“I have a new catalog, and you have to buy something from it,” said 10 year old Paula Kearney. Nothing like asking for the sale in the first two seconds of the conversation.
I sat at our weekly family dinner (a name we’ve given the Sunday evening meal for extended family of close friends) with about eight other people, including Paula’s parents, Mitchell and Connie.
“I didn’t bring any money with me.” I countered.
“Very funny,” she said with that sarcastic kid tone (and folded arms for effect). Good close, I thought. Now I have to buy something.
Can you imagine your customer saying to you, “We spent our whole budget,” and you responding, “Very funny!” Hey, it worked on me. Try it. It probably beats the method you’re using now.
So, I began perusing the catalog and, rats I found two things I liked. But, like any prospect, I kept asking questions about several of the products and their delivery. Luckily (or shrewdly) Paula brought her product knowledge expert with her (her mother), who kept whispering the correct answers in Paula’s ear as I asked her stumper questions. Well, Paula made the sale. I bought $20.00 worth of stuff from the catalog.
I tried to think back to when I was a kid. How did I close the sale? What strategies did I use?
Remember when you wanted that ice cream cone, or that candy bar, or to go to that movie, or that t-shirt at the beach? How did you make that sale? Even better remember what you were willing to do to get it? Most of you were willing to be beaten to get your way. But now that you’ve entered the “business card” period of your life, it seems that your tenacity level has subsided somewhat.
So, as you go out to face your toughest prospect this week, you might bring to mind that which worked for you as a kid especially if the adult closes you’re trying aren’t working too well.
Here’s a few strategies and techniques that will get you closing like a kid in no time:
Begging: one long Pleeeeeease! Or a series of short ones: Plee Plee Plee Pleeeeese! (Begging has an evil twin Incessant begging. Hey wait a minute, you’re still using that one.)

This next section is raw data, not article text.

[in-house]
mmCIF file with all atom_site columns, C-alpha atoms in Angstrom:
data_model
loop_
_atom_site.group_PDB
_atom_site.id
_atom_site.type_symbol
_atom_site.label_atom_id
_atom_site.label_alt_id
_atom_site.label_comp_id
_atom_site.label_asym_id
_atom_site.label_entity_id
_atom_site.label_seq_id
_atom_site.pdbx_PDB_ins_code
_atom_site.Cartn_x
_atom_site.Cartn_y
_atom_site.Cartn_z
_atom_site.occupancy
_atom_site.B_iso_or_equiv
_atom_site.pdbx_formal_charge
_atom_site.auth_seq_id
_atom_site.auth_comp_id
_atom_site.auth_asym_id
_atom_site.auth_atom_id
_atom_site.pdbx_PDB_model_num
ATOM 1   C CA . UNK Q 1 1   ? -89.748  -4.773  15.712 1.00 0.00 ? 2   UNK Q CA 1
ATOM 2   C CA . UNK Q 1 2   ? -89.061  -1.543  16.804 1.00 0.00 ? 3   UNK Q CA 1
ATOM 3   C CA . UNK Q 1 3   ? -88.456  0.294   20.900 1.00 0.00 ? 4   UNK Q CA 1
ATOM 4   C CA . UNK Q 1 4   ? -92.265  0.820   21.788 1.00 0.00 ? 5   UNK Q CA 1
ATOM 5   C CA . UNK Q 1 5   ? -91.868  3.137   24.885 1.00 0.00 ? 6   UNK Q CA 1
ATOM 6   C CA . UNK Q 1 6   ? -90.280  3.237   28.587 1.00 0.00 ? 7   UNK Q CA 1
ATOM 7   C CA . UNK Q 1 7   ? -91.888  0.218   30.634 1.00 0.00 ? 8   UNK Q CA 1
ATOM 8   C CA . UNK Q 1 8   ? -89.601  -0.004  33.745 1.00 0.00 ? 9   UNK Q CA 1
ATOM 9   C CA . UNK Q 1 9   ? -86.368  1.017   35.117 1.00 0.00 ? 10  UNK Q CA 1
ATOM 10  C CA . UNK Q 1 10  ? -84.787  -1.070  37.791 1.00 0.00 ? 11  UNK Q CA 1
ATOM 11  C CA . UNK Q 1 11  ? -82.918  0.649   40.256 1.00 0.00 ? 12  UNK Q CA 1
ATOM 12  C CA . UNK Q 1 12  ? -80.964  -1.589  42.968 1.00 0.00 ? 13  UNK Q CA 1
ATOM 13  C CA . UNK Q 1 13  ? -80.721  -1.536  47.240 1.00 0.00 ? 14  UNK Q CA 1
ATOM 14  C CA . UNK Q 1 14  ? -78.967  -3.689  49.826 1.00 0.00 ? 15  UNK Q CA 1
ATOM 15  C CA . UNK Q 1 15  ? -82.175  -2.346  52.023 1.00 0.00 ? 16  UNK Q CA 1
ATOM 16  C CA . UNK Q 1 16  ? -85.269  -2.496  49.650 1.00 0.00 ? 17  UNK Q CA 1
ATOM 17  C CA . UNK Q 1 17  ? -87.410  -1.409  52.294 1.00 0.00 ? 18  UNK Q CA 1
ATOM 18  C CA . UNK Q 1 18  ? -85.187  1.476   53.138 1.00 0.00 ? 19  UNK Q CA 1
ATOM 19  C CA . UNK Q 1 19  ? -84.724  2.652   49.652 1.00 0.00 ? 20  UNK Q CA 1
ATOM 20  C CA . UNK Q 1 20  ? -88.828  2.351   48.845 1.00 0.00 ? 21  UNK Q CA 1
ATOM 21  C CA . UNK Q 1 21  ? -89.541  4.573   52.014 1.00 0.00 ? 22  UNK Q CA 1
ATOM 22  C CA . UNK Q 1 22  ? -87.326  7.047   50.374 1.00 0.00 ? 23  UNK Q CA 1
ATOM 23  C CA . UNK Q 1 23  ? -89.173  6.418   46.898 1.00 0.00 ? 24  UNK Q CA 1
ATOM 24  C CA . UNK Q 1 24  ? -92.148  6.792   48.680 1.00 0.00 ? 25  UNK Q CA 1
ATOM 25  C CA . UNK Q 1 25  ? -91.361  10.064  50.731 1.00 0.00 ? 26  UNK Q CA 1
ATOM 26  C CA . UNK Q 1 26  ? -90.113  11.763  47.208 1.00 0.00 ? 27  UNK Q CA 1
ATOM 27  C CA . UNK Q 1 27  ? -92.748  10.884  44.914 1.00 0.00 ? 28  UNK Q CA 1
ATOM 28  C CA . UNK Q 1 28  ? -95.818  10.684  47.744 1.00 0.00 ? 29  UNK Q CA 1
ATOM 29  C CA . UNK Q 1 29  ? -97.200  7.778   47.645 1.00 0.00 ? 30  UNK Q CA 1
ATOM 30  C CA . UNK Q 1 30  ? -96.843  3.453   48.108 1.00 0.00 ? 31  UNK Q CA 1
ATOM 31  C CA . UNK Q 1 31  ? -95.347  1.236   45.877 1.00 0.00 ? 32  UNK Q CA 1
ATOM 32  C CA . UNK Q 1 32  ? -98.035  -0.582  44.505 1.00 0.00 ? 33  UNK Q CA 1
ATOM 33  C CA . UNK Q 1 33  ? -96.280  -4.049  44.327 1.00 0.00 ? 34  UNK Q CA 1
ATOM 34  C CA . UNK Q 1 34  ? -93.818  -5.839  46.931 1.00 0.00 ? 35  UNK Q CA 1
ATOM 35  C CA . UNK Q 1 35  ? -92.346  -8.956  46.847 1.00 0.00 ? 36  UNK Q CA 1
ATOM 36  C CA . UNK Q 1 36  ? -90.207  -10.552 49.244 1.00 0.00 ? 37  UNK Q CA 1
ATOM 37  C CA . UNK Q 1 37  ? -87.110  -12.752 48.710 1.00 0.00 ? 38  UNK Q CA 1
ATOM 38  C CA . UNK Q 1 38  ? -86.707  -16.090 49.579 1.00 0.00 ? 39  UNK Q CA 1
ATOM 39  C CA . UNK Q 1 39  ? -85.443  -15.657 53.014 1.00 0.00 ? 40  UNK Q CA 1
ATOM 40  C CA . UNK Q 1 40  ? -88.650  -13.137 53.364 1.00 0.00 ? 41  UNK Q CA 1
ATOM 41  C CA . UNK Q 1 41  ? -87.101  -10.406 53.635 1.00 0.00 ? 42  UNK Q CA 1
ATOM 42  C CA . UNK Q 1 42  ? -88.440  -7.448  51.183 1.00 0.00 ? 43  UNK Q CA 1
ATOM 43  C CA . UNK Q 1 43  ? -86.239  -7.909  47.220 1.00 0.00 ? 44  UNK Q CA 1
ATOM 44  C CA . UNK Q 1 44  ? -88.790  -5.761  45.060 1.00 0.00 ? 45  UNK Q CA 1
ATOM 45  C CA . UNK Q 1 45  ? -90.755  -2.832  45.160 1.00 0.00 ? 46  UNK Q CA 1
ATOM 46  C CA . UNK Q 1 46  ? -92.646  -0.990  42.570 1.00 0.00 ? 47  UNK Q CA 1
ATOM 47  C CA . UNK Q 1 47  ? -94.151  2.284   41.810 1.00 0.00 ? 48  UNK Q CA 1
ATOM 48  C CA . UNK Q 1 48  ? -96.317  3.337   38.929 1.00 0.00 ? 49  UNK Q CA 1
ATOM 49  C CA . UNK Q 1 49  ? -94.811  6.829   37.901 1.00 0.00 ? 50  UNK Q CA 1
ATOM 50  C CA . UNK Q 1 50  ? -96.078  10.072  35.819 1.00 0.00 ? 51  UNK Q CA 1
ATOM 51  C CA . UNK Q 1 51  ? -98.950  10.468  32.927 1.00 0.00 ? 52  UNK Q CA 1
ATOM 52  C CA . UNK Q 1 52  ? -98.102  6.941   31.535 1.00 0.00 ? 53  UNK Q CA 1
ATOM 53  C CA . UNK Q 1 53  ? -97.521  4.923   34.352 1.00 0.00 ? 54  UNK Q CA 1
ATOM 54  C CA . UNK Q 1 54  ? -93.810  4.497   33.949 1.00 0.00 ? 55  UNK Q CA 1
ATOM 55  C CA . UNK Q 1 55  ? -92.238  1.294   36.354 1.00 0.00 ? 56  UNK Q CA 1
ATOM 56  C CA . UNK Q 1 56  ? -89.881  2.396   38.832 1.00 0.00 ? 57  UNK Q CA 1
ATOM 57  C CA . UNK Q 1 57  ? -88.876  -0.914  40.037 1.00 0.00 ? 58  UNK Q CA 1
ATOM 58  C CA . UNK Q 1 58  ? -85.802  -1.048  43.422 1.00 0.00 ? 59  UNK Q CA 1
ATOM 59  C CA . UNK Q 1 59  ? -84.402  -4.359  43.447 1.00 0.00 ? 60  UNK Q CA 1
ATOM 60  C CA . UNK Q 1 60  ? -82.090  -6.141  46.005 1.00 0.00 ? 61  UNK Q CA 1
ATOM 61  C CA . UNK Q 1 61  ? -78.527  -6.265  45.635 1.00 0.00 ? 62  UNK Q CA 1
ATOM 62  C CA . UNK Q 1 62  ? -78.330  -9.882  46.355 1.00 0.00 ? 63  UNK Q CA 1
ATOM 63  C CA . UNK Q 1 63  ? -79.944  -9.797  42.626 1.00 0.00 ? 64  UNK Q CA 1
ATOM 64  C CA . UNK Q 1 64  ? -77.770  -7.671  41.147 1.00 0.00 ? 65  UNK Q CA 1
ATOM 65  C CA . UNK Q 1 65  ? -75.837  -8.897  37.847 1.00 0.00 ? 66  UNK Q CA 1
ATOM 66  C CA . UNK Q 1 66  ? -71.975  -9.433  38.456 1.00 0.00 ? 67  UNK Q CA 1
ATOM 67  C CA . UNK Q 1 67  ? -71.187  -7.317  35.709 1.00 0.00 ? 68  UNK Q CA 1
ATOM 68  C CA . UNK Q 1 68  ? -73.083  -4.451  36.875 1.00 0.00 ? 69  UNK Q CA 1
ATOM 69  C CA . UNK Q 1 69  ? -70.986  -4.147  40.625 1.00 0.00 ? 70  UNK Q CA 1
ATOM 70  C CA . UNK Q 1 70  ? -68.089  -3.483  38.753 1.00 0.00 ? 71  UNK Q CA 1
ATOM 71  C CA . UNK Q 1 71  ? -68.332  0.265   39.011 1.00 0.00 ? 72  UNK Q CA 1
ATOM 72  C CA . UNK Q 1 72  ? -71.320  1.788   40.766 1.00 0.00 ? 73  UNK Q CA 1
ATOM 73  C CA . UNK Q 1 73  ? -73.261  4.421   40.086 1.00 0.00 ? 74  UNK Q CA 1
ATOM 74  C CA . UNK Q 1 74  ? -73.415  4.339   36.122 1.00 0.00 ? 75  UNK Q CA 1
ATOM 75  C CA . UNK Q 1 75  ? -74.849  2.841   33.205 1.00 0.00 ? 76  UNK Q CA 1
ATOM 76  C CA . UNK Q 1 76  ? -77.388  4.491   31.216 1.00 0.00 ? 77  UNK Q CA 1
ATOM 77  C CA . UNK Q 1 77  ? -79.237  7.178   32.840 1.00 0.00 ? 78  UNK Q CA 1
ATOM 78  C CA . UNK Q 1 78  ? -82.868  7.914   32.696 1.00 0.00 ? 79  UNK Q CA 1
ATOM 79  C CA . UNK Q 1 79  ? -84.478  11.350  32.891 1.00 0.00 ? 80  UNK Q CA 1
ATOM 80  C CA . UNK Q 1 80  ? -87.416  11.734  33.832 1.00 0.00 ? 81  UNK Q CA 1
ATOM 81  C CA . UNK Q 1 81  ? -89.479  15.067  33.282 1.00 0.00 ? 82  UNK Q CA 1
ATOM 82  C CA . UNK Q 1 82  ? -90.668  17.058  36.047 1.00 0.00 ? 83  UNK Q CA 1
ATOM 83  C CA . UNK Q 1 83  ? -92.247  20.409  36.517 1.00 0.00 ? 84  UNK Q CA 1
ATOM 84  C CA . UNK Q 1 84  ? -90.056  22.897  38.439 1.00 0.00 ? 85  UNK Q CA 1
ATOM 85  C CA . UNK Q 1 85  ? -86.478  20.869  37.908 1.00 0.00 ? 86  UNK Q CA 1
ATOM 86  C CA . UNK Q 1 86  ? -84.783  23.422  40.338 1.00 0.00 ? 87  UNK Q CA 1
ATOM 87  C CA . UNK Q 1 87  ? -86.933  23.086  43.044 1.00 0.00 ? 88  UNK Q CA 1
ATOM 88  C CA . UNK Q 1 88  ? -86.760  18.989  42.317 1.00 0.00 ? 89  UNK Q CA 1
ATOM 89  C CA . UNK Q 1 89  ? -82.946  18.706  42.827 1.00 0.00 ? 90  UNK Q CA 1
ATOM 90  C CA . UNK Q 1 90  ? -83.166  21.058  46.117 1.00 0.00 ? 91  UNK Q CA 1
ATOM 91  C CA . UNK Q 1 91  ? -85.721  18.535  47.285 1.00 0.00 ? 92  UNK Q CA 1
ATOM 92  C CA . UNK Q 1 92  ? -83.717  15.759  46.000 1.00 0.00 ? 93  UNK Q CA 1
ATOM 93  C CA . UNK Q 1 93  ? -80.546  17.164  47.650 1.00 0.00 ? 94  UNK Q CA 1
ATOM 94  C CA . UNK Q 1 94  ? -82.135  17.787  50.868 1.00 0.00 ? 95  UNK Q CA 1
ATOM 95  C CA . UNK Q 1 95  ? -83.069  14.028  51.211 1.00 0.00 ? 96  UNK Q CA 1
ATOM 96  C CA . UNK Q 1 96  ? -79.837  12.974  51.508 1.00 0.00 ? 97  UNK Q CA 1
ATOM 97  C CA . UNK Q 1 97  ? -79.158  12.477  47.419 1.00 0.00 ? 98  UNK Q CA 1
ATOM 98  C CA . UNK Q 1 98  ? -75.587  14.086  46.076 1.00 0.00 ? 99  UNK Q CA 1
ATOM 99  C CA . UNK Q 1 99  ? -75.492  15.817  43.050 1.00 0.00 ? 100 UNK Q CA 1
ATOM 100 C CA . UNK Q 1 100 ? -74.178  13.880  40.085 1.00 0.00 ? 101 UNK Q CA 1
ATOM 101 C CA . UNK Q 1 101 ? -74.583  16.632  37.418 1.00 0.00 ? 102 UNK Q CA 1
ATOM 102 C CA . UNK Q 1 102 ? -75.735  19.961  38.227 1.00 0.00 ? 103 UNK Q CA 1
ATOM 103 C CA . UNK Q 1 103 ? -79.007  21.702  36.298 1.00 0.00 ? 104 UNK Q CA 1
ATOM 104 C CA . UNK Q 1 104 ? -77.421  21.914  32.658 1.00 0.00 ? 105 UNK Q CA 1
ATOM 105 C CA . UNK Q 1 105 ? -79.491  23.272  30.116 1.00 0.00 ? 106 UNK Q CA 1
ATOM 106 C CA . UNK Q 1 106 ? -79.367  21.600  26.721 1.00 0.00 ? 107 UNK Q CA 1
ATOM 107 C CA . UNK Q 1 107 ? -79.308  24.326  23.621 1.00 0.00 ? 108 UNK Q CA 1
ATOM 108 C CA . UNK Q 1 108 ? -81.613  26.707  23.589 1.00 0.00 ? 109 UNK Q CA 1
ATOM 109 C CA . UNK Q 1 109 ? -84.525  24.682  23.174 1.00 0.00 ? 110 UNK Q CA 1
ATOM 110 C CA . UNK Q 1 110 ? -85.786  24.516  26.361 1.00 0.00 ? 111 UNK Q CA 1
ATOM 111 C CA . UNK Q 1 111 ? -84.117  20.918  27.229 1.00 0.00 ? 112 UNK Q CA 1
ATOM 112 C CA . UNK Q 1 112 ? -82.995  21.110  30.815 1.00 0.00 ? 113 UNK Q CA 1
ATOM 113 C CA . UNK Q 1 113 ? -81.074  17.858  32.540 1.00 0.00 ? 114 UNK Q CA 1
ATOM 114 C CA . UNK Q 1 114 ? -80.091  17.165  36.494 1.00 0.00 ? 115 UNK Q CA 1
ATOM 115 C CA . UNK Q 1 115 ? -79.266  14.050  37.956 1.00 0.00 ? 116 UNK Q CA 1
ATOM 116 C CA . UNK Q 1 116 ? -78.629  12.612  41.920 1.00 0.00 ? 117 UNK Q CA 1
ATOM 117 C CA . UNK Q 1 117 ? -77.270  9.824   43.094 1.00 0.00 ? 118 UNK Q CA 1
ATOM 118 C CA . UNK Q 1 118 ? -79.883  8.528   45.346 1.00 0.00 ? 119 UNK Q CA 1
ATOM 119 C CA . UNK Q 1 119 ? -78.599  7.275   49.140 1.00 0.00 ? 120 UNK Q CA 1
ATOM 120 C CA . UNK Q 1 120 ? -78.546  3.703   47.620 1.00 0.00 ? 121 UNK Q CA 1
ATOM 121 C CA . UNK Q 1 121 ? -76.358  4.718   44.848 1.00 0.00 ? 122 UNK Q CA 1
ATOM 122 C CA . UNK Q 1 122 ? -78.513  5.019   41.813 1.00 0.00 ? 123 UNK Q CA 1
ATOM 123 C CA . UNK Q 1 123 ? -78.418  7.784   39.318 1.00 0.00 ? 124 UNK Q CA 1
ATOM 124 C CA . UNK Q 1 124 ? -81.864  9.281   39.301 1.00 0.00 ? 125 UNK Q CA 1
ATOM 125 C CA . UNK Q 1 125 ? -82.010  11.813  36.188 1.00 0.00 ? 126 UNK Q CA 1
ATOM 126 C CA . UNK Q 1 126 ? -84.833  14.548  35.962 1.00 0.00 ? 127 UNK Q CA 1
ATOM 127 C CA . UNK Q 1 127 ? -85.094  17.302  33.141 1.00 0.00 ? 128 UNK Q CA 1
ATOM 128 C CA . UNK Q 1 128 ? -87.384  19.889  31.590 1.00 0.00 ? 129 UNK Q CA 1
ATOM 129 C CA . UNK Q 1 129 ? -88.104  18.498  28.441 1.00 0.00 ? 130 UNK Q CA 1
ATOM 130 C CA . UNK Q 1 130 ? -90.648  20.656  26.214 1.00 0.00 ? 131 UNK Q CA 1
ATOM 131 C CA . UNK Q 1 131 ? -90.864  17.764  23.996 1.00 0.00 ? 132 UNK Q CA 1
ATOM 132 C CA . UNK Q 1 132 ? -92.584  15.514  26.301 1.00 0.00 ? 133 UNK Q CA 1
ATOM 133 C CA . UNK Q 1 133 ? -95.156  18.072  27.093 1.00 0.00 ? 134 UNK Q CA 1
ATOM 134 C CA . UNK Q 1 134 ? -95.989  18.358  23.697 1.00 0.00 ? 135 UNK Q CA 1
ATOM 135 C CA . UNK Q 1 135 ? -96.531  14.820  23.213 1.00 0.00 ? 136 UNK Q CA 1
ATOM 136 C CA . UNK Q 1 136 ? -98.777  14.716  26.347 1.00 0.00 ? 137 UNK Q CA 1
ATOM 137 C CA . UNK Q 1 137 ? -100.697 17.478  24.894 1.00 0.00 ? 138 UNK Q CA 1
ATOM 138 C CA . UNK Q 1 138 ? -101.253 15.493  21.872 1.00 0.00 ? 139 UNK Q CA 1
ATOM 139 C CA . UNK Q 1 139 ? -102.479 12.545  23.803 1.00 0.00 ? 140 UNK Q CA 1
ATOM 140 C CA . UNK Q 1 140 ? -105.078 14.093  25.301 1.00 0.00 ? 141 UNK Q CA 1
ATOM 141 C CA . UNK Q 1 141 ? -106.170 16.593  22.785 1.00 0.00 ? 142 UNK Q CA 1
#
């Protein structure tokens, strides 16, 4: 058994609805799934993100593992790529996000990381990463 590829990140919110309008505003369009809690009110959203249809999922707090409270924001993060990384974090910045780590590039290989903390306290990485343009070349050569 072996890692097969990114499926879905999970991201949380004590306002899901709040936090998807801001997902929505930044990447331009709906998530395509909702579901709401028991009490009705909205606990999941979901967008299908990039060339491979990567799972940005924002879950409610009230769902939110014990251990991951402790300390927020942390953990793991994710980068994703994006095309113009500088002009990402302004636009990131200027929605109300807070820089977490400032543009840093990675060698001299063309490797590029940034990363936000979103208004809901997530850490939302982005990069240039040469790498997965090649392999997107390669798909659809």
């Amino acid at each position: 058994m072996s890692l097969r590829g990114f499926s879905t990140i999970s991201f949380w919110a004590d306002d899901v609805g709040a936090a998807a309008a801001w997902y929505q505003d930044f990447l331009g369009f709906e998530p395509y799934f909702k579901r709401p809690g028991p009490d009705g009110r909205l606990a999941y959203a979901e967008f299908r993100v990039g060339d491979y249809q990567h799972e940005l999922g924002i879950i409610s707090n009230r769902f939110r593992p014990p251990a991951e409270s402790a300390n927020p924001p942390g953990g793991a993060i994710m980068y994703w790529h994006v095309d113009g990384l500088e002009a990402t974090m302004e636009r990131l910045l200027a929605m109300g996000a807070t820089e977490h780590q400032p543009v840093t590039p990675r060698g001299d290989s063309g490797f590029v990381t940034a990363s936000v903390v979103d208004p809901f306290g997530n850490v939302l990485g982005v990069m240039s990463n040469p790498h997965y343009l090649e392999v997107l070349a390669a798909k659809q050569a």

Making promises: “I’ll be your best friend!” is probably the best known of this variety from kid to kid, and the teenage version usually focuses around promising to be good, clean a room, or do a dish. As you go up in age, the promises go up intrinsically.
Whining: Maahaaaaah! The extended extra singsong kind of whine is the most effective.
Overcoming objections by blaming others: “I cleaned my room, she’s the one who didn’t. (get a testimonial here) You can ask Billy BILLY!!!”
Get someone else’s mom to close: “Really, Jeffrey’s no problem, we’d love to take him to the…”
Ask high, settle for less: (which is what you wanted anyway) Ask for twenty dollars when you only want five.
Employ guilt: You owe me. You promised. (then throw in the extra measure) ‘Member? You promised!
Act innocent, cute, or extra polite: A noticeable departure from the norm to get positive attention and get that sought after, “Well, OK”.
Absentee approval: Telling one parent (partner) that the other one said, “It was OK with her if it was OK with you.” (for effect you can add another close on top of this one for added strength like Pleeeeeease)
Start to cry: This one is a departure for the mature salesperson, but don’t discount its power.
Wake up and smell the poptarts: These are effective closes because they’re real. How real are your closing tactics? If you think this list is far fetched consider the closing rate of children now look at your closing rate. See what I mean?
Try combo closes: Adding two or three of these closes together makes for a more compelling solicitation.
WARNING: Some kid stuff has a reverse effect. Overzealous closing tactics like foot stomping, wall hitting, door slamming, stuff kicking, and the tried and true fit throwing, usually get the punishment rather than the prize.
An interesting thing about kids closing, is that they always seem to be able to create a sense of urgency one of the biggest problems of their adult counterparts. They have an understanding for people, and play on their weaknesses.
Persistence is the biggest lesson I’ve learned from kids. But to get anything from “kids closing,” the key is to think like a kid then translate that process into “adult.”
Kids are having fun. Are you? Kids also smile and say “thank you” to keep the relationship going. Do you? And kids take risks. You can learn a lot about sales from a kid.
If you’d like to see this in action, you’re all invited to family dinner this Sunday. When you get there, be careful of the children with catalogs.
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